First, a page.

Kings

NBA schedule 2019-20: Sacramento Kings game dates, start times, TV info

NBA schedule 2019-20: Sacramento Kings game dates, start times, TV info

The Sacramento Kings’ quest to end their 13-year playoff drought will begin with quite the challenge.

The NBA released its 2019-20 regular-season schedule Monday, and the Kings, under first-year coach Luke Walton, will open their campaign Oct. 23 against the Suns in Phoenix. The Kings then will play three consecutive games against Western Conference playoff contenders, with their home opener against the Trail Blazers (Oct. 25), a road test against the Jazz (Oct. 26) and then a home meeting with the Nuggets (Oct. 28).

Safe to say we’ll likely know a lot about Sacramento’s progress after a better-than-expected 2018-19 season following that run.

Games against the Kings’ two biggest rivals mostly will take place later in the season. Meetings with the Warriors are scheduled for Dec. 15, Jan. 6, Feb. 25 and April 15, and clashes with the Lakers are set for Nov. 15, Feb. 1, April 4 and April 14.

The Kings won’t see the new-look Clippers, with Kawhi Leonard and Paul George on board, until a New Year’s Eve matinee at Golden 1 Center. Other contests are scheduled for Jan. 30, Feb. 22 and April 2.

All 82 Kings games can be seen on NBC Sports California, with Grant Napear and Doug Christie on the call, and live-streamed on the MyTeams app and on NBCSportsBayArea.com.

Here's the Kings' entire 2019-20 schedule:

How Kings' versatility at forward gives Luke Walton plenty of options

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USATI

How Kings' versatility at forward gives Luke Walton plenty of options

What a difference a year makes.

Sacramento entered the 2018-19 season without a starting level small forward and the power spot was taken by a rookie and an unknown free-agent acquisition. Fast forward 12 months and the Kings have all kinds of options when it comes to the forward rotation.

Head coach Luke Walton has a stable of serviceable players to choose from. He also has a variety of player types, which should help him adapt his rotations to adjust to the opposition or create mismatches of his own.

Injuries play a role in every season, but the Kings are as deep and versatile at the forward position as they have been in years. 

Here is a look at the group of players Walton has to work with and how he might use his players on a nightly basis.

The Starters

Harrison Barnes signed a massive, 4-year, $85 million deal in the offseason and he is the long-term solution for the Kings at the starting small forward position. He came to Sacramento in a midseason move from the Dallas Mavericks where he played predominantly as a stretch four. Those skills will come in handy with Sacramento.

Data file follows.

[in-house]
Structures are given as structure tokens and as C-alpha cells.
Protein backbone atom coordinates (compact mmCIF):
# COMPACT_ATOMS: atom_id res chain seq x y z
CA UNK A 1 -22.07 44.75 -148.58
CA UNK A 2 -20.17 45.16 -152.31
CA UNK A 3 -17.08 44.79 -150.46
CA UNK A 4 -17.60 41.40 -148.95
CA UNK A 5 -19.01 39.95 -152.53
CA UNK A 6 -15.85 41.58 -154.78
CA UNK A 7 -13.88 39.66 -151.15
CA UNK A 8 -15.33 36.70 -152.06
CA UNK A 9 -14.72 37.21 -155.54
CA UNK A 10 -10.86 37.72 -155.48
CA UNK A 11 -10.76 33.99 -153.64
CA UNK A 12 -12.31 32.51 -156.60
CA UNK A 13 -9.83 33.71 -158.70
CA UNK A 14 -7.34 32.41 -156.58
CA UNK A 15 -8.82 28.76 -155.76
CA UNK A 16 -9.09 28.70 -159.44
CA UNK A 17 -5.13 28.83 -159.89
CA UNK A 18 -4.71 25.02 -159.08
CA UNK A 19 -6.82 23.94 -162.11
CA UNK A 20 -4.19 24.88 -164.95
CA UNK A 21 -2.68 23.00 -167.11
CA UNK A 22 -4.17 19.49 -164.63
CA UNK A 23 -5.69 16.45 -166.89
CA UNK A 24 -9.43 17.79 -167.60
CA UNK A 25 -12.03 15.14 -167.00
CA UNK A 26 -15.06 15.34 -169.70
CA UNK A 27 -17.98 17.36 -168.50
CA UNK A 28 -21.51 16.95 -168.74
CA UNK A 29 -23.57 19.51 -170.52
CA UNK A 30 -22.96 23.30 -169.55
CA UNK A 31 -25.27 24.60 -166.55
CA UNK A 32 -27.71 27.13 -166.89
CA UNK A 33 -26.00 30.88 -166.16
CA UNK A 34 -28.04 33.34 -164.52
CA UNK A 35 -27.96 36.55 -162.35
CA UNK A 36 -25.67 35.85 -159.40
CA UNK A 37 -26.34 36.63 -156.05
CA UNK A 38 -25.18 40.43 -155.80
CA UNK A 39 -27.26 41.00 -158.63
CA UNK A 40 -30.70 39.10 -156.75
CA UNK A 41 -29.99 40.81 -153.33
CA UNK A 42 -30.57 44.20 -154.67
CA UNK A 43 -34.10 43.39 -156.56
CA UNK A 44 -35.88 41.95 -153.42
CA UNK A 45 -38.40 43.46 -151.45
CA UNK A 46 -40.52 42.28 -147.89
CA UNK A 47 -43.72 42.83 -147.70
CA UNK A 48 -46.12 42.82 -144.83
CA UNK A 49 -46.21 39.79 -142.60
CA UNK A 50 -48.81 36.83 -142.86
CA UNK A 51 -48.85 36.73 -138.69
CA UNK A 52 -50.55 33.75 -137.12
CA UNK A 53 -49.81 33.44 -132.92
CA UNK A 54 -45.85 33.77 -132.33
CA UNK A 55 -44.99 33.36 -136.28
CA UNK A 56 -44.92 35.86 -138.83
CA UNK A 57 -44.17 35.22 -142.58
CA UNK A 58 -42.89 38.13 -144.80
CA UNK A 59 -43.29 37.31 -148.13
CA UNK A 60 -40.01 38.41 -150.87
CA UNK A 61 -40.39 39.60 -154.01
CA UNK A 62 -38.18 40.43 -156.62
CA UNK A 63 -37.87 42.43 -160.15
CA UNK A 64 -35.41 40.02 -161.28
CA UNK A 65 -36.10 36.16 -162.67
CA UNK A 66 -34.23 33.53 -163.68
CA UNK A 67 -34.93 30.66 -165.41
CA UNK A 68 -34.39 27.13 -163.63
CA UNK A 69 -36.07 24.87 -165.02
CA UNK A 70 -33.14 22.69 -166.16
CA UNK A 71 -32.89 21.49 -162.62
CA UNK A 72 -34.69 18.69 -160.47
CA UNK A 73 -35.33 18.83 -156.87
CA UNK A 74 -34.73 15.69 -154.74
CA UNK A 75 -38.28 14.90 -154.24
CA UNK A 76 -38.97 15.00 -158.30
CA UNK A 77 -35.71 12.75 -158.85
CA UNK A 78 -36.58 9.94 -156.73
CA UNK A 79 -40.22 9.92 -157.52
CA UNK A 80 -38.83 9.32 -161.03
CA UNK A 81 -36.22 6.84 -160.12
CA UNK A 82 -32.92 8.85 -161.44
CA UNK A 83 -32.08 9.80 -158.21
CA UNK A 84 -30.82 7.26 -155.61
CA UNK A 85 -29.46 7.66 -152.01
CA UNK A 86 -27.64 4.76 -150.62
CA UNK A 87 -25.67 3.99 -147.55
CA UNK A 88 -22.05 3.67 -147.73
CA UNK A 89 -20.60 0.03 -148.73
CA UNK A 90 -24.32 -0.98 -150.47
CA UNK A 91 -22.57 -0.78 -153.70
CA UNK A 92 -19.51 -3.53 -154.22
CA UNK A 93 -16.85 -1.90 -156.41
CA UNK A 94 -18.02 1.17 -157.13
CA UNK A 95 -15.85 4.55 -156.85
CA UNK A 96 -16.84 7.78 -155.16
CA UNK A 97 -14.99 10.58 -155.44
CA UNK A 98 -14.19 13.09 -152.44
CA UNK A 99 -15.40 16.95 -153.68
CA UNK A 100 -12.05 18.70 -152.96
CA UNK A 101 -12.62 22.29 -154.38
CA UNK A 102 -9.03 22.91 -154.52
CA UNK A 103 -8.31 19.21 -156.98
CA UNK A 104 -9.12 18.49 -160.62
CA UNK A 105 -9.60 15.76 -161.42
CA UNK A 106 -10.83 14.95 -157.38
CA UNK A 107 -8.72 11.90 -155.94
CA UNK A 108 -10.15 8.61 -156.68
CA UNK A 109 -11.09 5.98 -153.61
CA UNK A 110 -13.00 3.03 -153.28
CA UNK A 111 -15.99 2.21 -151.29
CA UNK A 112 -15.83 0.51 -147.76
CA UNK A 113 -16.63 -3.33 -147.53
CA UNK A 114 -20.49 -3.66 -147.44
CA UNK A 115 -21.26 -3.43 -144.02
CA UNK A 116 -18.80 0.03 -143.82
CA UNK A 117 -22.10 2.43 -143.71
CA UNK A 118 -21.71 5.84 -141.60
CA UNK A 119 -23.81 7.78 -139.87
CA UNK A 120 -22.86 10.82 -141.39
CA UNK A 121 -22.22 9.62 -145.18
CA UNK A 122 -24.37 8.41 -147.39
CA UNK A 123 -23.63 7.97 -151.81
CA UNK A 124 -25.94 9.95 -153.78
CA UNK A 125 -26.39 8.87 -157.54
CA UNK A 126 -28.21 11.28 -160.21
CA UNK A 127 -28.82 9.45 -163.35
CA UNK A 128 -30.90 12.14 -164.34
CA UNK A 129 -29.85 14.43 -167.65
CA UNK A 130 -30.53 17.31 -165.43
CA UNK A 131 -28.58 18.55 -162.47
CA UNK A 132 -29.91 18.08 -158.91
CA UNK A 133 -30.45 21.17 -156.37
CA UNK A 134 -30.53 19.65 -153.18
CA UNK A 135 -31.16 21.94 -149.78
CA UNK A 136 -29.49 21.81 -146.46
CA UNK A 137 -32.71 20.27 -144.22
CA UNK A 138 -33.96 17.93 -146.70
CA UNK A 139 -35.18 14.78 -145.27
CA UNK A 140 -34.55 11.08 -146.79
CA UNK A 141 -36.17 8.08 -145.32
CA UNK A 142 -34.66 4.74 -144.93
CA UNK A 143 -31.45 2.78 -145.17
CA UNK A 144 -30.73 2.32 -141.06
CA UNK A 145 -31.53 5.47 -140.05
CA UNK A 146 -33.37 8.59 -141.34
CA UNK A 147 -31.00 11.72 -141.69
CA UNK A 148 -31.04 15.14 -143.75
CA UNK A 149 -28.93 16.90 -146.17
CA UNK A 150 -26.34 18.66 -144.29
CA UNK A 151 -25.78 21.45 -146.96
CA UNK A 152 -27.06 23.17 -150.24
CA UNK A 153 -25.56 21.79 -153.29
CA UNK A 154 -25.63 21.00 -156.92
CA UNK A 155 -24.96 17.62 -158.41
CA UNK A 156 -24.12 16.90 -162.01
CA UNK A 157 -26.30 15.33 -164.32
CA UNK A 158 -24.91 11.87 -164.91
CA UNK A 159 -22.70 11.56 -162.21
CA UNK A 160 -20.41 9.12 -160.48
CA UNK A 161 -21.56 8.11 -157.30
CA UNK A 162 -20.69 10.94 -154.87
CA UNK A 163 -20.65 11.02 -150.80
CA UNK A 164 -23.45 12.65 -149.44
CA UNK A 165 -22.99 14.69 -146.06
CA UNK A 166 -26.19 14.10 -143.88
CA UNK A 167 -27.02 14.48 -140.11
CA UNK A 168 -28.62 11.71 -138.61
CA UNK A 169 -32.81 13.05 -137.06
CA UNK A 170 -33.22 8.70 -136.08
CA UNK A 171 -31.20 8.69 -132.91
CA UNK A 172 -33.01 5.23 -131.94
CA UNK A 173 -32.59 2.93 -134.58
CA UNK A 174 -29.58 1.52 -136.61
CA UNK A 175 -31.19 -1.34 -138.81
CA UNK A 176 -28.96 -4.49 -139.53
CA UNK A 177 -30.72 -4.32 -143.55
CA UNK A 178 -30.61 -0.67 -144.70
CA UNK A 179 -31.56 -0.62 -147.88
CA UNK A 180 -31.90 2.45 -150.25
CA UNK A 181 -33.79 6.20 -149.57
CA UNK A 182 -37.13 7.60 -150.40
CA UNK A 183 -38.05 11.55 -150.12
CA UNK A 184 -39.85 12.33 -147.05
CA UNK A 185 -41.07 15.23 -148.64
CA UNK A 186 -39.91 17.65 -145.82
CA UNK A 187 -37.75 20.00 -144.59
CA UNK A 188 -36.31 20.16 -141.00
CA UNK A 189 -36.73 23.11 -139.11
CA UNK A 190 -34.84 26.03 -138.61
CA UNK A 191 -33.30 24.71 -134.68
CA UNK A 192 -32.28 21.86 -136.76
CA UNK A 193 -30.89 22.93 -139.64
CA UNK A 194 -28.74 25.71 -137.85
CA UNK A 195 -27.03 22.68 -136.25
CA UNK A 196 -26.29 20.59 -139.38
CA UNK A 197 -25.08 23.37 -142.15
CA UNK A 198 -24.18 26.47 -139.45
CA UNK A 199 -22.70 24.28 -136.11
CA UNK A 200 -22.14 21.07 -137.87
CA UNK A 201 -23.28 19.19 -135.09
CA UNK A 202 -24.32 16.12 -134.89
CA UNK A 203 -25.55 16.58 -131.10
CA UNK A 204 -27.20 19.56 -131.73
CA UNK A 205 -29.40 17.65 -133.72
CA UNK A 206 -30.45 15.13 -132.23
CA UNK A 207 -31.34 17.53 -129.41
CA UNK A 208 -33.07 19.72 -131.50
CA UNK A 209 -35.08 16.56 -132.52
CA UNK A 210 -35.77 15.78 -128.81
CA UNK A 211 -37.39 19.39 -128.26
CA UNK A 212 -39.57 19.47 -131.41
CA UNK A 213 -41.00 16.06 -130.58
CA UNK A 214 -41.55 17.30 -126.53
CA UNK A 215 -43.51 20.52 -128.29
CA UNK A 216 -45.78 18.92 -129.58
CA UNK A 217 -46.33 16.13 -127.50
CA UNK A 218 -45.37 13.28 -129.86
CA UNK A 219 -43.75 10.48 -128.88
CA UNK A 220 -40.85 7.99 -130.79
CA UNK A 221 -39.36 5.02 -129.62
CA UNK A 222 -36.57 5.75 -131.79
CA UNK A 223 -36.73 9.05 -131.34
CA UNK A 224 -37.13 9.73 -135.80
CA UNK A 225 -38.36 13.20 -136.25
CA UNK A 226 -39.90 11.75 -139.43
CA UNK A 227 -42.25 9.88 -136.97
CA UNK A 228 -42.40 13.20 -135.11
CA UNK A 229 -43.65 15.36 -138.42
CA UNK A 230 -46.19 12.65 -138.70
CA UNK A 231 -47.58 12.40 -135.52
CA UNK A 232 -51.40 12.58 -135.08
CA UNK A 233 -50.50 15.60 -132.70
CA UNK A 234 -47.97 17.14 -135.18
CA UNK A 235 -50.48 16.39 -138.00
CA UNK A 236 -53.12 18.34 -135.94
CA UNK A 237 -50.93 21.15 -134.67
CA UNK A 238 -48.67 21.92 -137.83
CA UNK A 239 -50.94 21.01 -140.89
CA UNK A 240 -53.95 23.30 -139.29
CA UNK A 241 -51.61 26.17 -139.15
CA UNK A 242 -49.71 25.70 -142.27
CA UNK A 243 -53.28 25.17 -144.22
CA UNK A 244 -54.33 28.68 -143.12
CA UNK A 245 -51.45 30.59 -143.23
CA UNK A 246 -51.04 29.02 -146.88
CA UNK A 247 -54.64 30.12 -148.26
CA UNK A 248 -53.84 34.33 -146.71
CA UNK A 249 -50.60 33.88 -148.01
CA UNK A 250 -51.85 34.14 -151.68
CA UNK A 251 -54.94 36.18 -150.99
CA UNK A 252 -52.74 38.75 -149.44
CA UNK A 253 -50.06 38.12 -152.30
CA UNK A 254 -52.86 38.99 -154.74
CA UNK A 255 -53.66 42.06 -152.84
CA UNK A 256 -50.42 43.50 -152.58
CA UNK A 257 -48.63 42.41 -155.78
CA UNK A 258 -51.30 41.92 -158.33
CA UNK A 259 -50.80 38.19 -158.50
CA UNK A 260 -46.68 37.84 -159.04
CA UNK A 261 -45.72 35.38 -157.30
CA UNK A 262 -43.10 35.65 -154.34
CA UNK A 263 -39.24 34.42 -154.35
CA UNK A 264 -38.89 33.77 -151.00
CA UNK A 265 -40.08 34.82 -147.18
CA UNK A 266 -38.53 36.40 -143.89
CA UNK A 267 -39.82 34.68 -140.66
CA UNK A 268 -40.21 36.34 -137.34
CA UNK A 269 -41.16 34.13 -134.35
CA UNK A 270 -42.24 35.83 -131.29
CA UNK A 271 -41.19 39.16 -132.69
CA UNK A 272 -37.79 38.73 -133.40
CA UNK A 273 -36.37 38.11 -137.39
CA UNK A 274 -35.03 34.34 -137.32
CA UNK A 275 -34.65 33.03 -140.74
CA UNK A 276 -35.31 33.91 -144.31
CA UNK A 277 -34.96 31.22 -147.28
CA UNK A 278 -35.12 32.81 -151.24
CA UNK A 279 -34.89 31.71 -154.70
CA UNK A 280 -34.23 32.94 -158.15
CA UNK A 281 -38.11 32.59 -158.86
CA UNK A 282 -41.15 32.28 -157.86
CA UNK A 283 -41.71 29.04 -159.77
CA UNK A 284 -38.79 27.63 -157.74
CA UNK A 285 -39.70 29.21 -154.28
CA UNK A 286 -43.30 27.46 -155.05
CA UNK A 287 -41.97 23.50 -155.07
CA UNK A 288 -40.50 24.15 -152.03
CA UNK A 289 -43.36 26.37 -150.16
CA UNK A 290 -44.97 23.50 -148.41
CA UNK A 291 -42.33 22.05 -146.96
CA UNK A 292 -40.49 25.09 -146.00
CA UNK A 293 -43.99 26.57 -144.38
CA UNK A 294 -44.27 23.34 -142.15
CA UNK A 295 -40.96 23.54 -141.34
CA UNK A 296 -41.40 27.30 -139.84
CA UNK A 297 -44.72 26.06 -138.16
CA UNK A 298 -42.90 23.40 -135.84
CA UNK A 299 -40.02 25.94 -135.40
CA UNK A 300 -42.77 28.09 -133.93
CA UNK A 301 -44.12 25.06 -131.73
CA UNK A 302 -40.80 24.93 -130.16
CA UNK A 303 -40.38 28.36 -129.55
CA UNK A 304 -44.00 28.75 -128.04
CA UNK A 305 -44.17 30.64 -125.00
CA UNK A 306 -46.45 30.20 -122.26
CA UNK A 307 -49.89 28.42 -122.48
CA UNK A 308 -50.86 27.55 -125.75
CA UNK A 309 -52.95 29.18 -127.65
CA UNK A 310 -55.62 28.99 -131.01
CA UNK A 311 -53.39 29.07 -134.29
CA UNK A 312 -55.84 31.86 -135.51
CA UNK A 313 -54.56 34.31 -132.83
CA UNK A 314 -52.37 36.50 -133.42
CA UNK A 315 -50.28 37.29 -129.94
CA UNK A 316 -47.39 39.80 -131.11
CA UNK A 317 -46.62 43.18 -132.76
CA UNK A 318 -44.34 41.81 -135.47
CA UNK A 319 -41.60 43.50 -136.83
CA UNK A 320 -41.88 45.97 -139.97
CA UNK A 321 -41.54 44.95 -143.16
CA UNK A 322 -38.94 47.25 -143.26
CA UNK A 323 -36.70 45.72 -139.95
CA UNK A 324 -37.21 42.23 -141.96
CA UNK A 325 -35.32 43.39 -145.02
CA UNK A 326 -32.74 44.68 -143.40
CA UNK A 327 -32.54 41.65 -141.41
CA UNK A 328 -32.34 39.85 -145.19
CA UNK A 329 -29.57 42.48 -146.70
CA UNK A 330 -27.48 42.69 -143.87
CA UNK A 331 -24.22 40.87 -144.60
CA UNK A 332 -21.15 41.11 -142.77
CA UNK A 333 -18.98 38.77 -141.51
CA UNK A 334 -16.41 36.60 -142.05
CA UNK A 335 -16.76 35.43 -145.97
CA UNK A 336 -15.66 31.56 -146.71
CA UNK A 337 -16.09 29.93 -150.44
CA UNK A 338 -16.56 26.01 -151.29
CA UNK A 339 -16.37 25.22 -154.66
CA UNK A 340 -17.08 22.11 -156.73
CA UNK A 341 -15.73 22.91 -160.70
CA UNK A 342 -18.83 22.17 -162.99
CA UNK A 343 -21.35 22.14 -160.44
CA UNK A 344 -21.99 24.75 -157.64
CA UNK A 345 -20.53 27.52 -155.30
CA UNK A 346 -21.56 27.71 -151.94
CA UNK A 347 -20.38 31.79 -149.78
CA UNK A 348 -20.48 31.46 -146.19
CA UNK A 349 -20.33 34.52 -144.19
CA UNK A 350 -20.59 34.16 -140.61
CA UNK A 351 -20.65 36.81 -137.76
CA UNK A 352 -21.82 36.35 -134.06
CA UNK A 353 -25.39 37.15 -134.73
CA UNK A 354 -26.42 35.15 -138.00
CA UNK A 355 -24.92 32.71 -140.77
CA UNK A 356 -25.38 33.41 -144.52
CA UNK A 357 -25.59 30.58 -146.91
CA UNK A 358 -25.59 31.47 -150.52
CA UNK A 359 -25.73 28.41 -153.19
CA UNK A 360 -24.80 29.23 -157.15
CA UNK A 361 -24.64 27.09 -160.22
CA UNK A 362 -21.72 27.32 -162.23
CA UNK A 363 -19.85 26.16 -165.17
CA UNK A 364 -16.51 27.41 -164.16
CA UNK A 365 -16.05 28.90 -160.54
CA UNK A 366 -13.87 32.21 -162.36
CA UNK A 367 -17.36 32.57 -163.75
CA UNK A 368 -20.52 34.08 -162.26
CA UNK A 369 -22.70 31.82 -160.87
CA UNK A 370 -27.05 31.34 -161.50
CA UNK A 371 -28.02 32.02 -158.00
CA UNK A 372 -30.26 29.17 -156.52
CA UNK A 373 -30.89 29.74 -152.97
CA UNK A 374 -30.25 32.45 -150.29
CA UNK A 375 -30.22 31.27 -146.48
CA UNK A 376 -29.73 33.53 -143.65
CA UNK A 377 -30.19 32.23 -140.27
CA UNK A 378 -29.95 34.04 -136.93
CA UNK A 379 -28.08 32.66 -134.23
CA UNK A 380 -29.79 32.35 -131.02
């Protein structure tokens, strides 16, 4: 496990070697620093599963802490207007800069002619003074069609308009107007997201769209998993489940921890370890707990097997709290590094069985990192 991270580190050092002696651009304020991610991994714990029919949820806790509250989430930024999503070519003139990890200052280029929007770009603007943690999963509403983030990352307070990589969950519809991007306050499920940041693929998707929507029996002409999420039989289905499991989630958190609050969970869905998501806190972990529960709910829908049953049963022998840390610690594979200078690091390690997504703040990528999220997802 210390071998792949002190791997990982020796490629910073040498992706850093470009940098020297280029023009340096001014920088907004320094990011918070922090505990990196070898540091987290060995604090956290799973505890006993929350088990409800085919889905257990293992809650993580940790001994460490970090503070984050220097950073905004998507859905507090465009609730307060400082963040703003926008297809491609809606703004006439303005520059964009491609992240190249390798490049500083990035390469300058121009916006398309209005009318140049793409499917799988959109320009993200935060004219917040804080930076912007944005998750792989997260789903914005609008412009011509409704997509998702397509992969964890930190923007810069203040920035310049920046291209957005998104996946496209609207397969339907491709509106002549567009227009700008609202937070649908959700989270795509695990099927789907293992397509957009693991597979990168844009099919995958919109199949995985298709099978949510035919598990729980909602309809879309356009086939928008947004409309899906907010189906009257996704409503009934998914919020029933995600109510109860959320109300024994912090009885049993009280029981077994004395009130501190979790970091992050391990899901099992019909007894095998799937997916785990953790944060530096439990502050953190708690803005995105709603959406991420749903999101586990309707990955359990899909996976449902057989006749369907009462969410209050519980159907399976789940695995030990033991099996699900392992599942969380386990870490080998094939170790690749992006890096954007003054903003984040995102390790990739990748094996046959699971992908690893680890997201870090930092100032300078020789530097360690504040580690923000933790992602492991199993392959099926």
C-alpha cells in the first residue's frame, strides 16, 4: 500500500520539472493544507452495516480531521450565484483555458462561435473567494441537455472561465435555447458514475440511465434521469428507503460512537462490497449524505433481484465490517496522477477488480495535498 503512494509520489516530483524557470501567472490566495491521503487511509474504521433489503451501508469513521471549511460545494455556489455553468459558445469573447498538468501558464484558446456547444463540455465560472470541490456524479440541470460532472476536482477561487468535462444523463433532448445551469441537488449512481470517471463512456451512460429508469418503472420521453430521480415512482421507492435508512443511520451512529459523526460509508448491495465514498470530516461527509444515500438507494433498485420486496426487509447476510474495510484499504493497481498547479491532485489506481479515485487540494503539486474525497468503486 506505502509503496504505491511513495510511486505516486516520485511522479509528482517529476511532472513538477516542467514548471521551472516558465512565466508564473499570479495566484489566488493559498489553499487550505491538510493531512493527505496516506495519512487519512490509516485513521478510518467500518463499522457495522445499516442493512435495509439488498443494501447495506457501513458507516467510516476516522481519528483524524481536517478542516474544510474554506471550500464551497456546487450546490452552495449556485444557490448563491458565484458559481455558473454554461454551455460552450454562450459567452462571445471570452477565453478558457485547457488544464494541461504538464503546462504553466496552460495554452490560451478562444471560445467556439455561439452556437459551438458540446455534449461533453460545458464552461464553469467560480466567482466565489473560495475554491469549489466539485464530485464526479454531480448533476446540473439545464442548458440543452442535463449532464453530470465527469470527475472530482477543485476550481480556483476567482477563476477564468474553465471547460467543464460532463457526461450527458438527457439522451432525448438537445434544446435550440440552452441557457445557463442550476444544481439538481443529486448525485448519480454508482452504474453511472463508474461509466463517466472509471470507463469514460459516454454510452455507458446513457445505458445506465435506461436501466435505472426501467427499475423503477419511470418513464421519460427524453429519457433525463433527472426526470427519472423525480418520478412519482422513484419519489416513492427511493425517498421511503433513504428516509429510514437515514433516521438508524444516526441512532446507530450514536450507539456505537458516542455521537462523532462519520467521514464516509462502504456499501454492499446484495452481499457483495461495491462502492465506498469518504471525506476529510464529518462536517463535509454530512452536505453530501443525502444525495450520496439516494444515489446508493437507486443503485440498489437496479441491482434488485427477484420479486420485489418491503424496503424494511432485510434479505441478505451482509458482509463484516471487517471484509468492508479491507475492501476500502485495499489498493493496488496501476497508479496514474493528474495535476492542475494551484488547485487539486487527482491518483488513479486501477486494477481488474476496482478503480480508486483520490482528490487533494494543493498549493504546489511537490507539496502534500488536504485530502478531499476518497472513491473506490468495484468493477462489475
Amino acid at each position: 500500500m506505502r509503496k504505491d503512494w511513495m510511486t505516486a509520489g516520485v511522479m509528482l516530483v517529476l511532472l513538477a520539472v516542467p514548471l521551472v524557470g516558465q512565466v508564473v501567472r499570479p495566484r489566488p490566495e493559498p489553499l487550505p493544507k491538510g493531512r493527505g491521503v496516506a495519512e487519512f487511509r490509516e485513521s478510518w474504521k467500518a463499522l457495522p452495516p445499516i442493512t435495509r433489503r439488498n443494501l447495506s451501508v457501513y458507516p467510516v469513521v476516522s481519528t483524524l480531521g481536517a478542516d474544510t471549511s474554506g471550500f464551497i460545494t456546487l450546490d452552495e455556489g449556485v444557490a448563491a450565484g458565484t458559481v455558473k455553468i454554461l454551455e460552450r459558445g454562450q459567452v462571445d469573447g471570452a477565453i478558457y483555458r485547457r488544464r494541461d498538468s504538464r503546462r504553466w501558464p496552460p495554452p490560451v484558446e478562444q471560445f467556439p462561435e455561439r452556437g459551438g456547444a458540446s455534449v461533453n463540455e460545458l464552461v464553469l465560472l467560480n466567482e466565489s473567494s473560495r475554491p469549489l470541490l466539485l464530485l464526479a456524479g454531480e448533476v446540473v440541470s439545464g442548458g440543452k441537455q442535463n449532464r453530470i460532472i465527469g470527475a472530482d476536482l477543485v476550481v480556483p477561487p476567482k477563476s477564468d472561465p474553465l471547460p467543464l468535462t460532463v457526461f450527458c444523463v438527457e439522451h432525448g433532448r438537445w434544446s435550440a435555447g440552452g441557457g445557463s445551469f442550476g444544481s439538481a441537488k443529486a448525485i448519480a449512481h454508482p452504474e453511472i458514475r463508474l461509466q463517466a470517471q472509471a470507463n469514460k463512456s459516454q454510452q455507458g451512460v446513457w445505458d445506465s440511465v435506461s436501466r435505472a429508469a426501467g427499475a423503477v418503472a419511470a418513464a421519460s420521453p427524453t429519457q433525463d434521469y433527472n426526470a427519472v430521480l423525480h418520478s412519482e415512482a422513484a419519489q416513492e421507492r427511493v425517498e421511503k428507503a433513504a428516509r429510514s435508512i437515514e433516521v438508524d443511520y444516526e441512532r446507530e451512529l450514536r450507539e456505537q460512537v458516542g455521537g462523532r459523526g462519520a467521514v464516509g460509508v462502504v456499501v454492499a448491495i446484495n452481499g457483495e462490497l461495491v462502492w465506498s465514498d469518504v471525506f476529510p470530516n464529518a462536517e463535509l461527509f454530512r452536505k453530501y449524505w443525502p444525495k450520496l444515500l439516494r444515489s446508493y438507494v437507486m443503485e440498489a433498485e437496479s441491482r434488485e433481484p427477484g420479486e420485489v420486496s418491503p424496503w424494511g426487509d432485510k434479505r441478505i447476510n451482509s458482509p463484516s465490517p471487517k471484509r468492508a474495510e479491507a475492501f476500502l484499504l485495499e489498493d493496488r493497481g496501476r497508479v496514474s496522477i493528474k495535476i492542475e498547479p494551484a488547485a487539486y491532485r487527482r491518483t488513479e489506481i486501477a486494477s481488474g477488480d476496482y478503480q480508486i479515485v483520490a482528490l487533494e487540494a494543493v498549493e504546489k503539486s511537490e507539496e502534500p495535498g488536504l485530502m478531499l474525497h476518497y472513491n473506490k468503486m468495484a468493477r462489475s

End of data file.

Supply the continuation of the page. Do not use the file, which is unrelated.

Marvin Bagley is the heir apparent at the power forward spot and the future is now. The No. 2 overall selection in the 2018 NBA Draft has star potential and he gives Walton a legitimate low post scoring option in the halfcourt offense. He’s also 20 years old and ready to take on a ton of minutes in year two.

Where Barnes can play both the three and the four, Bagley can shift between the power forward and center position. He has the height and athleticism to man the spot and would be perfect against small-ball centers.
Both of these players are primed to have major roles in the Kings’ rotation for the foreseeable future.

Bagley is the rebounder and scorer. Barnes is the shooter and defender. While they are going to take time to gel on the court, it’s not a bad starting forward combination.

The Reserves

Nemanja Bjelica joined the Kings at the end of the free-agent period in the summer of 2018, inking a three-year $20.5 million contract. He had played limited minutes during his time in Minnesota but instantly earned a spot in Dave Joerger’s starting lineup as a floor-spacing stretch four.

Bjelica played very well in his first season in Sacramento, but it’s clear he was just holding down the fort while Bagley got a season of experience under his belt. He averaged 9.6 points, 5.8 rebounds and 1.9 assists in 23.2 minutes per game last season, but nothing the only thing guaranteed in his second season in Sacramento is his salary.

General manager Vlade Divac added Trevor Ariza as part of his offseason haul this summer. The 34-year-old forward signed a 2-year, $25 million contract, although his final year, like Bjelica’s, is only partially guaranteed for next season.

Ariza struggled early last year but made an impact for the Washington Wizards after a midseason trade. In 34.1 minutes per game with the Wizards, Ariza posted 14.1 points, 5.3 rebounds and 3.8 assists.

Both players are considered strong shooters from the perimeter, although Bjelica hit a higher percentage last season. Ariza has historically been a better defender than Bjelica and he is more versatile in a switching defense.

While the Kings advertised Bjelica as a combo forward when they signed him, Bjelica is a stretch four that could possibly even spend a few minutes at the five in smaller lineups. Ariza could steal a few minutes at the four, but his primary position is at the small forward spot.

Bjelica and Ariza play very different styles of basketball when they step on the court, but they both help space the floor for point guard De’Aaron Fox to run. They also open the key for Bagley to do damage in the post.

The Other Guys

Versatility is the name of the game with the Kings’ 2019-20 roster. They have players that can fill a variety of roles and perhaps their most versatile player is Bogdan Bogdanovic.

After blowing up in the FIBA World Cup, the third-year wing is primed to take his game to the next level. Unfortunately, the backcourt is backed with Fox, Cory Joseph and Buddy Hield all ready to play major minutes.

Walton is going to need to steal time for Bogdanovic from somewhere and it’s likely going to come at the small forward spot. That means fewer minutes for more conventional wings, but Bogdanovic is a catalyst player and the centerpiece of the second unit.